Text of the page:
Korean workers to relocate to Hawaii to fill the gap in labor on the plantations when the Chinese and Japanese labor became problematic. Relying on Allen's missionary networks to recruit laborers, the HPSA brought the first group of Korean laborers over in January 1903. However, the total number of Korean immigrants to Hawaii in this initial influx numbered just over 7,000. Most of these persons were male laborers, although there were a few with business backgrounds, and approximately 600 were women. Korean migration to Hawaii halted in May 1905, when Japan took over Korea's foreign affairs and restricted migration to Hawaii and the United States.



Missionary involvement in this migration and the church's role in political and social resistance in Korea helped to make the church the most important institution in Korean communities established in the United States. Forty percent of immigrants were Christian before they immigrated and many worked hard to convert their compatriots. In the first two decades of the century over a dozen churches were established in the United States, in large measure as a platform from which to speak out against the Japanese occupation of Korea, and their Korean ministers who were often the political leaders of the community.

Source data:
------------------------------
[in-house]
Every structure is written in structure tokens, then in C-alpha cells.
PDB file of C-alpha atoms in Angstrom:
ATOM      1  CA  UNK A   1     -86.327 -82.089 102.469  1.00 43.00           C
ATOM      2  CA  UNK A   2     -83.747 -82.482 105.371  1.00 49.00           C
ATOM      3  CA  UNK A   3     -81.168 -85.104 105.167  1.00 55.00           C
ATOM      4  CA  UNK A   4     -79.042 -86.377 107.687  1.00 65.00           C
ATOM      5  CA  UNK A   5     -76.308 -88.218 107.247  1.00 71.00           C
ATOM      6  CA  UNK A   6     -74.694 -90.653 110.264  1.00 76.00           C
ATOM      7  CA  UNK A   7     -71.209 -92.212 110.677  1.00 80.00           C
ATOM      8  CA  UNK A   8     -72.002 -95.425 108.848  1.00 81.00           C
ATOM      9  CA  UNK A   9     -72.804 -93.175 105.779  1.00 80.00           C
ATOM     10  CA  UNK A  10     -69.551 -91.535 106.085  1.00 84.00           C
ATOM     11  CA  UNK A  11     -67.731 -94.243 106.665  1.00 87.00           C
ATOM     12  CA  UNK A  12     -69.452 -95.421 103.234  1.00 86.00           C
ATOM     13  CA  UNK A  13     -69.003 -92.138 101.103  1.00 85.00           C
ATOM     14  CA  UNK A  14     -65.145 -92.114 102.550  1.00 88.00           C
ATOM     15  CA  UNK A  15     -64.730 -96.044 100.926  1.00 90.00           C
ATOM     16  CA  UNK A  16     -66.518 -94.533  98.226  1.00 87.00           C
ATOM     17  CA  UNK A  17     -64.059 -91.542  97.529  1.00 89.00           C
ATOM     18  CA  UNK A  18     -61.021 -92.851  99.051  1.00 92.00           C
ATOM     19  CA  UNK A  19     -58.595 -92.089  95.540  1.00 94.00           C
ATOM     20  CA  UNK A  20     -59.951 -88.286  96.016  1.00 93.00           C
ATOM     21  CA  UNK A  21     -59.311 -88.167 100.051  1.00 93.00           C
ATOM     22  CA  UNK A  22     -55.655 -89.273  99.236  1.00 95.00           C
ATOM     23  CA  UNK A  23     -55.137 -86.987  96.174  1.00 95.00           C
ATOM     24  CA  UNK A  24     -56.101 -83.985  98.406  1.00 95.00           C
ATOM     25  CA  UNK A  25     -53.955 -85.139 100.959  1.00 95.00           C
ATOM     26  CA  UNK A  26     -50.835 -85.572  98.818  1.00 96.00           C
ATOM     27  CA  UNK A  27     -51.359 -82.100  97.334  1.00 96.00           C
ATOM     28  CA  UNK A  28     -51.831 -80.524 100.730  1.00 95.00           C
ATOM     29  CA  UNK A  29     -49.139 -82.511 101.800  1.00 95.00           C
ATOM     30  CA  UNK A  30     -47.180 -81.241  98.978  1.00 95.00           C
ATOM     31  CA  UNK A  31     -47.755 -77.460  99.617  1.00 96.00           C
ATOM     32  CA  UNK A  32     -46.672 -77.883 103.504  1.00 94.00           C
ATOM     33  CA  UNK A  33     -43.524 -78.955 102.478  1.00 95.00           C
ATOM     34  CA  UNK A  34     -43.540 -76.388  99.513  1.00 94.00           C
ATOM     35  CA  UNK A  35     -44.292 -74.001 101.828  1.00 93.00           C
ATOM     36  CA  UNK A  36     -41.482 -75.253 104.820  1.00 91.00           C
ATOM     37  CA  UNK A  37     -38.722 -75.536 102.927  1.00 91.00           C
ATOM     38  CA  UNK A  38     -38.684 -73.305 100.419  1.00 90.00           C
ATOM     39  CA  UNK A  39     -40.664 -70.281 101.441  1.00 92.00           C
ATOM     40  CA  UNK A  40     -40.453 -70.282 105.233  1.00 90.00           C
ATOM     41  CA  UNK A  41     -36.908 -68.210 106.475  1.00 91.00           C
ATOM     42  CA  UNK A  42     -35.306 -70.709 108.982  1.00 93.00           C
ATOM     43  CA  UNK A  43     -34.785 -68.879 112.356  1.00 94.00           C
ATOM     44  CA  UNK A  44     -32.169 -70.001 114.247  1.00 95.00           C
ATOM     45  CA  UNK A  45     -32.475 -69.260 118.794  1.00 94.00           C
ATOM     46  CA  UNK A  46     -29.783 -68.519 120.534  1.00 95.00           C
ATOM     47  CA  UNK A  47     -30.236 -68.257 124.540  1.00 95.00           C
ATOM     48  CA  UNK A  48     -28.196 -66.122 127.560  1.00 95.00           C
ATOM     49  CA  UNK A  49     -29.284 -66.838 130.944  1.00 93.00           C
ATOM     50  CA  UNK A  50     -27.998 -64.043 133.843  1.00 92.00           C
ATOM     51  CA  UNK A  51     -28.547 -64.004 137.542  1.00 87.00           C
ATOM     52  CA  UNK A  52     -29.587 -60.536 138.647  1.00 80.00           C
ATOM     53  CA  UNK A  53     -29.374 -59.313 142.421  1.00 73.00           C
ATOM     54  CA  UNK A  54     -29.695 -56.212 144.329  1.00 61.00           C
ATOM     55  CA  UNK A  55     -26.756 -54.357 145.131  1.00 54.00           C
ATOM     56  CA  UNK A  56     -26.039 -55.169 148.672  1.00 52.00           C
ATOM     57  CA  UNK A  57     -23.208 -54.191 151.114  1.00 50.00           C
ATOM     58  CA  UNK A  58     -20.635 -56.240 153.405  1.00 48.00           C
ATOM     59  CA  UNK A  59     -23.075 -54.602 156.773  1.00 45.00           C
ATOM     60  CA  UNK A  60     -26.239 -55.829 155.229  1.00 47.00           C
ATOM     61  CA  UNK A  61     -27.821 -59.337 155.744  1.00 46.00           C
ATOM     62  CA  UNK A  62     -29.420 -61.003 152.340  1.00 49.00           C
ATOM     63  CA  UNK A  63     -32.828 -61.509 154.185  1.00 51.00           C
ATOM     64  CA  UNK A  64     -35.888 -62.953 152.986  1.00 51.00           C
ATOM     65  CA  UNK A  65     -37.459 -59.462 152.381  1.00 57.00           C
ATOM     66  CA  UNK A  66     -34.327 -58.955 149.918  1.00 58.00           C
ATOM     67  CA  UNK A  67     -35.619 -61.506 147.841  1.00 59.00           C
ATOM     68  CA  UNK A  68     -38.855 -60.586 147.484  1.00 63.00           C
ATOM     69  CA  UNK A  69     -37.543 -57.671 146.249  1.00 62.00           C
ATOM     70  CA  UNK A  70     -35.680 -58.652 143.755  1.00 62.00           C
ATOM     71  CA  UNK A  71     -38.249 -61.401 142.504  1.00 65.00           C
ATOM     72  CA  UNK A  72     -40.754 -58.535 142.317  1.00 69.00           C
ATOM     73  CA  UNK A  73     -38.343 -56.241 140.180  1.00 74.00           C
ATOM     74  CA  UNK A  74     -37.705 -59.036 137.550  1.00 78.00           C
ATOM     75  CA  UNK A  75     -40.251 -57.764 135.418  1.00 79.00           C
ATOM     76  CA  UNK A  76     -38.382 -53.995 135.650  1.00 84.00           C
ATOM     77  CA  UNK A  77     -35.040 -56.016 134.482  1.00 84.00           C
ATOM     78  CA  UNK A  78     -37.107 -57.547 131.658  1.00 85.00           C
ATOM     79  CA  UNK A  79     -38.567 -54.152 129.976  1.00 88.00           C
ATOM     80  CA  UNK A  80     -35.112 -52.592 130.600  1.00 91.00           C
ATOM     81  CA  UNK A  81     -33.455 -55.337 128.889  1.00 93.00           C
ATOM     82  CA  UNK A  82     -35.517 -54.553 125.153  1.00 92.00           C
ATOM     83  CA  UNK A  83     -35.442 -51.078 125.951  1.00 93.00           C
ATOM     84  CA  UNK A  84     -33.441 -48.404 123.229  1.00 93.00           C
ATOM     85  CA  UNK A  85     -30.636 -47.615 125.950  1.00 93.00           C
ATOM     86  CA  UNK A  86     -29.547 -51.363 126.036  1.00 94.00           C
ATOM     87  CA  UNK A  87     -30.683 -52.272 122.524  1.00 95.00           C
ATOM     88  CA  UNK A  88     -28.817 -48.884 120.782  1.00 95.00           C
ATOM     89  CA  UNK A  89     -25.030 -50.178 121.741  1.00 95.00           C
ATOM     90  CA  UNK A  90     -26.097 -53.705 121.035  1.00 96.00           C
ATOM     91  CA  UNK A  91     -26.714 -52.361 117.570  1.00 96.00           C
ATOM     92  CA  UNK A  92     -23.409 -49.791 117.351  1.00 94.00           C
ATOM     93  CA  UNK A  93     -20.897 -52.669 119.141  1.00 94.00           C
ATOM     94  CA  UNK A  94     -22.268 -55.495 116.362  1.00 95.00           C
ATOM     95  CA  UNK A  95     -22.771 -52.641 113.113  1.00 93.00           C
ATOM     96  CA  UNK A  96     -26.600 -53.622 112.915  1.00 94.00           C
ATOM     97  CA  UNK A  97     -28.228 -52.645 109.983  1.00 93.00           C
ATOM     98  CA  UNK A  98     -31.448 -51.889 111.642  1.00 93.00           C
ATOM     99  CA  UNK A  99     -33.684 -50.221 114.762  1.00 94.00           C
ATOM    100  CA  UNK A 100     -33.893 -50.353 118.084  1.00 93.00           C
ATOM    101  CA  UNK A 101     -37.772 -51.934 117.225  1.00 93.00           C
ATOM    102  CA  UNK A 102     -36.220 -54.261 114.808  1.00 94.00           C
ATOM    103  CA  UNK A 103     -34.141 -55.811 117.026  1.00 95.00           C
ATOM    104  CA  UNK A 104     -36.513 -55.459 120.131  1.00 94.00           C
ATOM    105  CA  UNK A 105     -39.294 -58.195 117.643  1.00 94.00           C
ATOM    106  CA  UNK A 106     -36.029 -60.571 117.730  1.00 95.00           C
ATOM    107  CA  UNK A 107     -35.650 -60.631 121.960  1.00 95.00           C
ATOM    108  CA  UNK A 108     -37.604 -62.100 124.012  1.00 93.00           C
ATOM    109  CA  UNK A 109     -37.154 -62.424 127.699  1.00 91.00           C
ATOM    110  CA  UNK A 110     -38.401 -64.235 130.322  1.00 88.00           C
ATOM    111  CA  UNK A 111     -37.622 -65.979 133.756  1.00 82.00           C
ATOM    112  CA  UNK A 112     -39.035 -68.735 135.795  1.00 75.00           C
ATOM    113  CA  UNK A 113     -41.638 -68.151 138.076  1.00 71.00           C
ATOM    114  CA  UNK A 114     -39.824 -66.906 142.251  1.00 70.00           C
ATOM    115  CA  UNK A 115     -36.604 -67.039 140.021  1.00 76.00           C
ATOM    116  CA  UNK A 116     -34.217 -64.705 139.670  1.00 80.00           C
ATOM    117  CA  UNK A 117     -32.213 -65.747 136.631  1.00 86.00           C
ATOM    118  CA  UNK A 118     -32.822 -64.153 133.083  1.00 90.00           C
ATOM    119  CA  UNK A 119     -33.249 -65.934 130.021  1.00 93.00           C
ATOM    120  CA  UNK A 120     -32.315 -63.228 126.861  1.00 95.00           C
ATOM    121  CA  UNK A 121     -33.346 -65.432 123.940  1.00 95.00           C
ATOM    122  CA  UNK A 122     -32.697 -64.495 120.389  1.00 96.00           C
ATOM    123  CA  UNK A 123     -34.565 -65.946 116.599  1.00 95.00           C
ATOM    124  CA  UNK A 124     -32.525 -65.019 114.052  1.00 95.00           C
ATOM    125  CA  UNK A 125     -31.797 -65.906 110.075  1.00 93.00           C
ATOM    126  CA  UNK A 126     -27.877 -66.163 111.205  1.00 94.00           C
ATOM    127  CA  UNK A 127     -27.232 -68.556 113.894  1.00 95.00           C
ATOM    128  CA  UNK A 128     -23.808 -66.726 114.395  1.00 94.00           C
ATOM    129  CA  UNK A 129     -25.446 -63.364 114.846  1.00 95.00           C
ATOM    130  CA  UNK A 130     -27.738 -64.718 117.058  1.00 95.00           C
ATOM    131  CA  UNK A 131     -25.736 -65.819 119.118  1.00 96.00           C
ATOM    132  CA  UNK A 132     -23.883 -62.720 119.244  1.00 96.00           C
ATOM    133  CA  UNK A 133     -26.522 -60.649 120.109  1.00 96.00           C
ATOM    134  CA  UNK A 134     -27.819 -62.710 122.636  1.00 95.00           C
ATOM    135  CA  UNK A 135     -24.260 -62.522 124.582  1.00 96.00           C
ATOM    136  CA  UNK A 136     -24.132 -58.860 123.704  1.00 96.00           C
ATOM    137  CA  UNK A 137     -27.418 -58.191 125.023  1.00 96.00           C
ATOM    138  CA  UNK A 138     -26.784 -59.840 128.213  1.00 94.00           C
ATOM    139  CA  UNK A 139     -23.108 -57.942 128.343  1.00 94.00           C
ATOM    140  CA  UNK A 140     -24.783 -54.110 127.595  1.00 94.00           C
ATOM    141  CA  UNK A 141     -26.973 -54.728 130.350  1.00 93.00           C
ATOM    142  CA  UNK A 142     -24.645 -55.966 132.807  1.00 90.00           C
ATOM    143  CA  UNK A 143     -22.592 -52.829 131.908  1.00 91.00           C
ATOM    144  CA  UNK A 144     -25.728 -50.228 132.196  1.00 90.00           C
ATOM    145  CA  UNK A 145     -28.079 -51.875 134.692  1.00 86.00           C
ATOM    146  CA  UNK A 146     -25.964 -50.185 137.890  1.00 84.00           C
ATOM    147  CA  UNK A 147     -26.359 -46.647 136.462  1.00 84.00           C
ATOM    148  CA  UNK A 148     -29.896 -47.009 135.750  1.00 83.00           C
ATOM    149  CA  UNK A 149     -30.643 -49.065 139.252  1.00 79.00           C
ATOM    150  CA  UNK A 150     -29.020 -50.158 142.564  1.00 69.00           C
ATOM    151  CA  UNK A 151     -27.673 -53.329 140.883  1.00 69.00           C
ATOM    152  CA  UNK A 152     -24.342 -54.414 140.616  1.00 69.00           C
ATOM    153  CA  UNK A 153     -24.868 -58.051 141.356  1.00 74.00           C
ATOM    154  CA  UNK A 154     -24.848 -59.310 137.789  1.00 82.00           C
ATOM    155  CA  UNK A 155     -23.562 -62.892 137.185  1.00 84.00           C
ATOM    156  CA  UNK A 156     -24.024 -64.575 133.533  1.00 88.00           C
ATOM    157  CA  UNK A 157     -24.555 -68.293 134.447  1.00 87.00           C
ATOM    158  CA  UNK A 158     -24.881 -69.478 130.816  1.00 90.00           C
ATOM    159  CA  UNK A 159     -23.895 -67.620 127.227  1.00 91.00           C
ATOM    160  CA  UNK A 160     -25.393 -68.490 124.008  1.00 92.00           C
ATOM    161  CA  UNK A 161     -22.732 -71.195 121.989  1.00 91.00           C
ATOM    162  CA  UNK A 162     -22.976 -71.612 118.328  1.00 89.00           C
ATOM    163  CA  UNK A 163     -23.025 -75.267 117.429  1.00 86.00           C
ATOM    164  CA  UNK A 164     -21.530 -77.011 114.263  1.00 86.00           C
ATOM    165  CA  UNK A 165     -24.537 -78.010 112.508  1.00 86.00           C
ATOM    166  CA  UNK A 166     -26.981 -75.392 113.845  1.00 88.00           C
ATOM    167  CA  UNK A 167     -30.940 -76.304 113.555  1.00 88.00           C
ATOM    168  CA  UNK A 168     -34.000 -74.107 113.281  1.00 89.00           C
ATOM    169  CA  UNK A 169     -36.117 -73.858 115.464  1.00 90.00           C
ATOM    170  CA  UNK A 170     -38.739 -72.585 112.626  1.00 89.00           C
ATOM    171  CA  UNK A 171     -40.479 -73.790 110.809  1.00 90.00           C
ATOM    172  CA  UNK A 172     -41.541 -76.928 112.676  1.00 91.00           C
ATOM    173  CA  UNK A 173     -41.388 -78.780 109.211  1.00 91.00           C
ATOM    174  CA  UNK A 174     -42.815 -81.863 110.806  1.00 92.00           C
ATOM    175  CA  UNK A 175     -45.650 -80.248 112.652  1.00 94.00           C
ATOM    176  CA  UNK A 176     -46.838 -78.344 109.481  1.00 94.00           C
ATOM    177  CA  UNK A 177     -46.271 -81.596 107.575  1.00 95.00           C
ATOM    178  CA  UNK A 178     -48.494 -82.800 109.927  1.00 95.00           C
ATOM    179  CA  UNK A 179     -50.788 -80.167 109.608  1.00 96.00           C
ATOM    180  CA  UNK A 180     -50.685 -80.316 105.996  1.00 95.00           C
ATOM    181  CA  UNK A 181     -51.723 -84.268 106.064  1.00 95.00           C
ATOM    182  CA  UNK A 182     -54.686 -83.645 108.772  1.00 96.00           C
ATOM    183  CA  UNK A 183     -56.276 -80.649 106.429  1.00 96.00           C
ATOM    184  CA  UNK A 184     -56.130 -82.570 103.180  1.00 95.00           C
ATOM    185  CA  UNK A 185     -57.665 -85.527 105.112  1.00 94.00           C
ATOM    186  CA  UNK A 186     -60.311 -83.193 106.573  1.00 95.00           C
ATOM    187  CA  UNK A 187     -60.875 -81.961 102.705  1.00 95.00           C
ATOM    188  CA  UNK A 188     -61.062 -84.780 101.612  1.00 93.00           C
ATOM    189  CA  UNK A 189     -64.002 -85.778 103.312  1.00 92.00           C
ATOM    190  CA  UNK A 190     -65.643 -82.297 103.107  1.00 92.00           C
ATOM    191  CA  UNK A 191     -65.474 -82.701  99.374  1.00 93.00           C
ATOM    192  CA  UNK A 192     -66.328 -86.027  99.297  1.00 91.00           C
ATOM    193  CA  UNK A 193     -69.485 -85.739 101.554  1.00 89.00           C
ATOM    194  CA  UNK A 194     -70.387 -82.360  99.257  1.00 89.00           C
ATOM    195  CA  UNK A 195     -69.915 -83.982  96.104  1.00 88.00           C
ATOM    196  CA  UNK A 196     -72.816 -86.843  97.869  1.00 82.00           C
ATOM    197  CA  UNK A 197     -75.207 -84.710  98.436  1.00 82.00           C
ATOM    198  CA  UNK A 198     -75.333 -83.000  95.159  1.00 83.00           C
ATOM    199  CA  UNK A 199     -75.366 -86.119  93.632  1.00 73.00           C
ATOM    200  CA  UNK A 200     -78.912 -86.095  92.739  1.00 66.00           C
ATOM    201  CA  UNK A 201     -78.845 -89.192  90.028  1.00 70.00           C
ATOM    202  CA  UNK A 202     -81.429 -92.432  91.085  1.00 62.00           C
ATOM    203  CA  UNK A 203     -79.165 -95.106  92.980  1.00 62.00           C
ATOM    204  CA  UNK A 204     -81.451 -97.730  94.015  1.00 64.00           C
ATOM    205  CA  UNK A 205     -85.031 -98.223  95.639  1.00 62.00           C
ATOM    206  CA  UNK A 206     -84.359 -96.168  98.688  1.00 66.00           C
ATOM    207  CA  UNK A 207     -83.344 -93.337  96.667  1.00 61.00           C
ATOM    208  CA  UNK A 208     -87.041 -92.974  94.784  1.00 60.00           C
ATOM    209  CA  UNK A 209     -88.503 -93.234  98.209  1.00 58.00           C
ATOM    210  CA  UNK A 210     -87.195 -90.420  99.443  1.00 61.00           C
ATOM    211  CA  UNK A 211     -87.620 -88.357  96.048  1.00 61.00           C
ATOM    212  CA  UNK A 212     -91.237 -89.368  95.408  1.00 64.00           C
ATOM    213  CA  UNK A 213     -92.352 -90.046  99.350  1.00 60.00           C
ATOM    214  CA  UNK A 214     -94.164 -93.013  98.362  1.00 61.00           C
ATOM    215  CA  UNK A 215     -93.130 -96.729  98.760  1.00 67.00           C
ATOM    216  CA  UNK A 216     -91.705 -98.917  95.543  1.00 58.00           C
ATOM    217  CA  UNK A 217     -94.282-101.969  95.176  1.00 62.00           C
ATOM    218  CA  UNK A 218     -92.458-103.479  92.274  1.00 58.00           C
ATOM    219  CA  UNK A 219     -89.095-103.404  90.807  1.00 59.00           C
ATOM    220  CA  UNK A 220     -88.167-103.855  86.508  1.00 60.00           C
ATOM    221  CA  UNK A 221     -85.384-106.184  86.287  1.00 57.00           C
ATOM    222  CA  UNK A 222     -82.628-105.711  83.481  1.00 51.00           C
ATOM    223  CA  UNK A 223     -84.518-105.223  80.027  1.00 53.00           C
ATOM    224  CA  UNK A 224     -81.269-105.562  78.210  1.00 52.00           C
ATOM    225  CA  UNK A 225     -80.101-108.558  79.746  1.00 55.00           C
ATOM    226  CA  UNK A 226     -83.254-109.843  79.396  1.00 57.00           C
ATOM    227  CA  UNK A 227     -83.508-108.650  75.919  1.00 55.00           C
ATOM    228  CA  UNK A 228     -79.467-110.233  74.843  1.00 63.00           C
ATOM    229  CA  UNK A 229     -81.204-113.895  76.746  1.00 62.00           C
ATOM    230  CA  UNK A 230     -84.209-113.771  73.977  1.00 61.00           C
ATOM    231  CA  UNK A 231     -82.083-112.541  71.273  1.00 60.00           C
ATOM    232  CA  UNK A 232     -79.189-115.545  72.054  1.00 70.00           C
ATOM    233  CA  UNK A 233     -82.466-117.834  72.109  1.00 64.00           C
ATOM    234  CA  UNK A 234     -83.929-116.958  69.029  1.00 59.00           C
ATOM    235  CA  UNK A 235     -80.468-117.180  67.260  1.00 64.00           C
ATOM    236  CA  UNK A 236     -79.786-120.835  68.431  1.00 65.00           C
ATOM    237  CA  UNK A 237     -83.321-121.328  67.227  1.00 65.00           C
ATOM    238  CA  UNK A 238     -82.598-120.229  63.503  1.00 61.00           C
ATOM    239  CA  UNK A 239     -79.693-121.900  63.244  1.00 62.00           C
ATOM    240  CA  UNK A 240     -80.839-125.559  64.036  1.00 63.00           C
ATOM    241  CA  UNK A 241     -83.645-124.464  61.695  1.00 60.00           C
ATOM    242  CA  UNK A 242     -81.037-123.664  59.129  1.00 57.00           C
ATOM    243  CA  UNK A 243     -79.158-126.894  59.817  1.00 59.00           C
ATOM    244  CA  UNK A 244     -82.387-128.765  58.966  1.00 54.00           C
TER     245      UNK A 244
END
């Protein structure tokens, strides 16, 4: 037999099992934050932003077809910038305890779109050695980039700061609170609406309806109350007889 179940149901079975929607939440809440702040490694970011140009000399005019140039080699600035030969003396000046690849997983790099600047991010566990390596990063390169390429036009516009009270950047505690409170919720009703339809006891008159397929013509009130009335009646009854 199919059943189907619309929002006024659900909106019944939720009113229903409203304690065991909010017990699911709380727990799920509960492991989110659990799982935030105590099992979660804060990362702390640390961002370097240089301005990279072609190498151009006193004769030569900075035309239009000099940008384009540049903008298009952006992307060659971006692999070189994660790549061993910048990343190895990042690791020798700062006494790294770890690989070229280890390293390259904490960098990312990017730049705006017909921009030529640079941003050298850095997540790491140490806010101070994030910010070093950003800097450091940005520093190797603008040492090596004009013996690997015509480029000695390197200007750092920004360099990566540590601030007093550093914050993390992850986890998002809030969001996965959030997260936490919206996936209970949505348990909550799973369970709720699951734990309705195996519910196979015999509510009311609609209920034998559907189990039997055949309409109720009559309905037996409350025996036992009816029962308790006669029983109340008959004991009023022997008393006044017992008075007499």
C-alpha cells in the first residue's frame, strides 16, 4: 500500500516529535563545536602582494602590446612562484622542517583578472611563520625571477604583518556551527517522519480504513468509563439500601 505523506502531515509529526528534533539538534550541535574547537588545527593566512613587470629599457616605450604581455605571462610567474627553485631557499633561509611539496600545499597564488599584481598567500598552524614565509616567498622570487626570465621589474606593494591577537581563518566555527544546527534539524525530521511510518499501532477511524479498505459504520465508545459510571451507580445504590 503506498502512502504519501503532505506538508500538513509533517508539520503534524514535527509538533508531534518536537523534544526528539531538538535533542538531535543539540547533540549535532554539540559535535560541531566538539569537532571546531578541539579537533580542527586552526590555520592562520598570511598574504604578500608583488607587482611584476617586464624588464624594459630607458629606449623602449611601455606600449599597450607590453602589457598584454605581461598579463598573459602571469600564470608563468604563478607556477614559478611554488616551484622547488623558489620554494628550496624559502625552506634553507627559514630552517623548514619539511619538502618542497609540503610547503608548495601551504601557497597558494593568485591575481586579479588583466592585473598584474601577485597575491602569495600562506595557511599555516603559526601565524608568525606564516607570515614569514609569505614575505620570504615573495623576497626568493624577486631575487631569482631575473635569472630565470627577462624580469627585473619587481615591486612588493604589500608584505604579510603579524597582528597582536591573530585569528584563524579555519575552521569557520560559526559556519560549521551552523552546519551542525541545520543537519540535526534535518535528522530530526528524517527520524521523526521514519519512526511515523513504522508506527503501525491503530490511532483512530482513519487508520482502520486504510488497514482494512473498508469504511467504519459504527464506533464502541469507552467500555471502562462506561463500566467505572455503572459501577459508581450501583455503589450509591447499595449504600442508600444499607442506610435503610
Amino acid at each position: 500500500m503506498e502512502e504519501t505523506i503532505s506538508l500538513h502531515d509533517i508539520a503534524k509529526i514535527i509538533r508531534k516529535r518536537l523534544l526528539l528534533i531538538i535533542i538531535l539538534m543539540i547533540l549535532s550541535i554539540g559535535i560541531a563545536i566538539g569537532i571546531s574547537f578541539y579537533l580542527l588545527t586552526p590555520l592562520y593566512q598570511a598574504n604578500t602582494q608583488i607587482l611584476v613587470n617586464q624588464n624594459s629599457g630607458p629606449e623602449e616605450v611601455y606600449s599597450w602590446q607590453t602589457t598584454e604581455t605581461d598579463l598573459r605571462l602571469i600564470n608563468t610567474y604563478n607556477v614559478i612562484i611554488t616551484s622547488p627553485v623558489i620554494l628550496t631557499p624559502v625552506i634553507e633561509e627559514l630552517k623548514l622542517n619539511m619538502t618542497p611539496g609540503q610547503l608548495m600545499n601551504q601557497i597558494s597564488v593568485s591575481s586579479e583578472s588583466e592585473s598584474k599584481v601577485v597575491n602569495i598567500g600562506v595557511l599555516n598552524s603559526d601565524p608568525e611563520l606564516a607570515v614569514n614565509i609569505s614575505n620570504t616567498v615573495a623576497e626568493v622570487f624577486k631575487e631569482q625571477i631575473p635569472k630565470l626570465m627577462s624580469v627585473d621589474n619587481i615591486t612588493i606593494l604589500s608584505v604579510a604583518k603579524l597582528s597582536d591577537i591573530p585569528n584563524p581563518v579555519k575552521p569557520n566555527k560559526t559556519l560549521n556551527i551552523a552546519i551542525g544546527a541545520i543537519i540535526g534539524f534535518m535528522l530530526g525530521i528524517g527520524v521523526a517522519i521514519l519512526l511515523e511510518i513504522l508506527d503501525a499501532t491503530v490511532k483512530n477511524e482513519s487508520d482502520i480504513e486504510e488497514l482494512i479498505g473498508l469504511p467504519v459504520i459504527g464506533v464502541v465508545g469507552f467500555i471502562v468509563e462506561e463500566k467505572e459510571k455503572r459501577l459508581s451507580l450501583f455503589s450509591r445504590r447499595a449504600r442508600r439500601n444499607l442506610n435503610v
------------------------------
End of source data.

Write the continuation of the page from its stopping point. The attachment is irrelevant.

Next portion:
Between 1904 and 1907 about 1,000 Koreans entered the mainland from Hawaii through San Francisco. At the turn of the century, when the first Koreans arrived in San Francisco, Chinatown, Ahn Ch'ang Ho, an expatriate intellectual and anti-Japanese patriot, who arrived in San Francisco in 1899, based himself in Chinatown and established the Chinmok Hoe [Friendship Society] in 1903. The Kongnip Hyop Hoe [Mutual Assistance Society], the first Korean political organization was established by members of the Chinmok Hoe was established in 1905. It published the Kongnip Sinpo, the first Korean language publication. In 1909, the Korean National Association was established in San Francisco. While San Francisco served as the port of entry, many Koreans left the city, scattering along the Pacific Coast, primarily doing farm work although there were also dozens of Koreans who worked as wage laborers in mining companies and as section hands on the railroad in Oregon, Washington, Montana, and Utah. The variety of crops grown along the Pacific Coast allowed for something to be harvested year round so farm workers were mobile, following the crops from region to region. Because their numbers were small, Korean workers pooled wages and resources to lease land.

Most of the Korean tenant farmers in Northern California worked in the San Joaquin Valley around the towns of Reedley and Dinuba in the Sacramento-San Joaquin Valley, and in the upper Sacramento Valley.

FIRST WAVE PART 2 >